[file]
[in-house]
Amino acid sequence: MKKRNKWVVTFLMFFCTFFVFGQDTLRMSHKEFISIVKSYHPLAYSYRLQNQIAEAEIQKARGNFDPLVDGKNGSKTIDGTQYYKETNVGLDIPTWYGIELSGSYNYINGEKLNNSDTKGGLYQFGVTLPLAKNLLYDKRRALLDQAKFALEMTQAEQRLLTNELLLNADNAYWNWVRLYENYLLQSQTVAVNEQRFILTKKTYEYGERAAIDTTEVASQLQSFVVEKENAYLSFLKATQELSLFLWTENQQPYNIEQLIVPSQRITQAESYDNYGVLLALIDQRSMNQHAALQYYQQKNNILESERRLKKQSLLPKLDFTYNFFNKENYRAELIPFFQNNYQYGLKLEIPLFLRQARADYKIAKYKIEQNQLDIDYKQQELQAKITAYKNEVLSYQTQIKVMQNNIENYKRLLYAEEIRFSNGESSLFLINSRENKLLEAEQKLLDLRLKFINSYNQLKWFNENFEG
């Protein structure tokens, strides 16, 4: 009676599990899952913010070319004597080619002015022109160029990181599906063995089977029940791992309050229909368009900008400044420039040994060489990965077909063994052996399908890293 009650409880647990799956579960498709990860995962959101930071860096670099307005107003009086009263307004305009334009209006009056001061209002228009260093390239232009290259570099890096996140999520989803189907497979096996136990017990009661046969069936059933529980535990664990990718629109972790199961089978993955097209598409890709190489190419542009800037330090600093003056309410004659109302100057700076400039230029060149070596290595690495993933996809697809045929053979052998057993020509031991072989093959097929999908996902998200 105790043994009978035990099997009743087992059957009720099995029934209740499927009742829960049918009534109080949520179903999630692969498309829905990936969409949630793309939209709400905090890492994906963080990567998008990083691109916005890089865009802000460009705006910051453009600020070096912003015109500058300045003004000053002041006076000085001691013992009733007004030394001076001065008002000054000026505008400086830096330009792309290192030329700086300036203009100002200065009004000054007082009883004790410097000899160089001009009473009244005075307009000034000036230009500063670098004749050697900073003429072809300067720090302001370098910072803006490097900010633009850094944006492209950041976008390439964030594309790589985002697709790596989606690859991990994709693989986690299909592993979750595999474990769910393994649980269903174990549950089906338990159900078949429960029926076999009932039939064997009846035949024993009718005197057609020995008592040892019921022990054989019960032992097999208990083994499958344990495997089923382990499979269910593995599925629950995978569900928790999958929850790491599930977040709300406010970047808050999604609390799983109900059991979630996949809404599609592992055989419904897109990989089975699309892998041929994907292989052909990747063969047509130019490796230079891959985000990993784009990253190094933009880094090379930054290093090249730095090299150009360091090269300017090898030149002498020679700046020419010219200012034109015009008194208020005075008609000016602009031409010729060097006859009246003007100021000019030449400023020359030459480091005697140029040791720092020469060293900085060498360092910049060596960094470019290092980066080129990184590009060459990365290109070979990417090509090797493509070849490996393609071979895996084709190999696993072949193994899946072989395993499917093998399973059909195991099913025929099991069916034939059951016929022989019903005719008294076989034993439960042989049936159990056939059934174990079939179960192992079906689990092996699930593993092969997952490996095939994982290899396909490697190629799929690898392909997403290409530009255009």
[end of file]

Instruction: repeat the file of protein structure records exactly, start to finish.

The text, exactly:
[in-house]
Amino acid sequence: MKKRNKWVVTFLMFFCTFFVFGQDTLRMSHKEFISIVKSYHPLAYSYRLQNQIAEAEIQKARGNFDPLVDGKNGSKTIDGTQYYKETNVGLDIPTWYGIELSGSYNYINGEKLNNSDTKGGLYQFGVTLPLAKNLLYDKRRALLDQAKFALEMTQAEQRLLTNELLLNADNAYWNWVRLYENYLLQSQTVAVNEQRFILTKKTYEYGERAAIDTTEVASQLQSFVVEKENAYLSFLKATQELSLFLWTENQQPYNIEQLIVPSQRITQAESYDNYGVLLALIDQRSMNQHAALQYYQQKNNILESERRLKKQSLLPKLDFTYNFFNKENYRAELIPFFQNNYQYGLKLEIPLFLRQARADYKIAKYKIEQNQLDIDYKQQELQAKITAYKNEVLSYQTQIKVMQNNIENYKRLLYAEEIRFSNGESSLFLINSRENKLLEAEQKLLDLRLKFINSYNQLKWFNENFEG
């Protein structure tokens, strides 16, 4: 009676599990899952913010070319004597080619002015022109160029990181599906063995089977029940791992309050229909368009900008400044420039040994060489990965077909063994052996399908890293 009650409880647990799956579960498709990860995962959101930071860096670099307005107003009086009263307004305009334009209006009056001061209002228009260093390239232009290259570099890096996140999520989803189907497979096996136990017990009661046969069936059933529980535990664990990718629109972790199961089978993955097209598409890709190489190419542009800037330090600093003056309410004659109302100057700076400039230029060149070596290595690495993933996809697809045929053979052998057993020509031991072989093959097929999908996902998200 105790043994009978035990099997009743087992059957009720099995029934209740499927009742829960049918009534109080949520179903999630692969498309829905990936969409949630793309939209709400905090890492994906963080990567998008990083691109916005890089865009802000460009705006910051453009600020070096912003015109500058300045003004000053002041006076000085001691013992009733007004030394001076001065008002000054000026505008400086830096330009792309290192030329700086300036203009100002200065009004000054007082009883004790410097000899160089001009009473009244005075307009000034000036230009500063670098004749050697900073003429072809300067720090302001370098910072803006490097900010633009850094944006492209950041976008390439964030594309790589985002697709790596989606690859991990994709693989986690299909592993979750595999474990769910393994649980269903174990549950089906338990159900078949429960029926076999009932039939064997009846035949024993009718005197057609020995008592040892019921022990054989019960032992097999208990083994499958344990495997089923382990499979269910593995599925629950995978569900928790999958929850790491599930977040709300406010970047808050999604609390799983109900059991979630996949809404599609592992055989419904897109990989089975699309892998041929994907292989052909990747063969047509130019490796230079891959985000990993784009990253190094933009880094090379930054290093090249730095090299150009360091090269300017090898030149002498020679700046020419010219200012034109015009008194208020005075008609000016602009031409010729060097006859009246003007100021000019030449400023020359030459480091005697140029040791720092020469060293900085060498360092910049060596960094470019290092980066080129990184590009060459990365290109070979990417090509090797493509070849490996393609071979895996084709190999696993072949193994899946072989395993499917093998399973059909195991099913025929099991069916034939059951016929022989019903005719008294076989034993439960042989049936159990056939059934174990079939179960192992079906689990092996699930593993092969997952490996095939994982290899396909490697190629799929690898392909997403290409530009255009």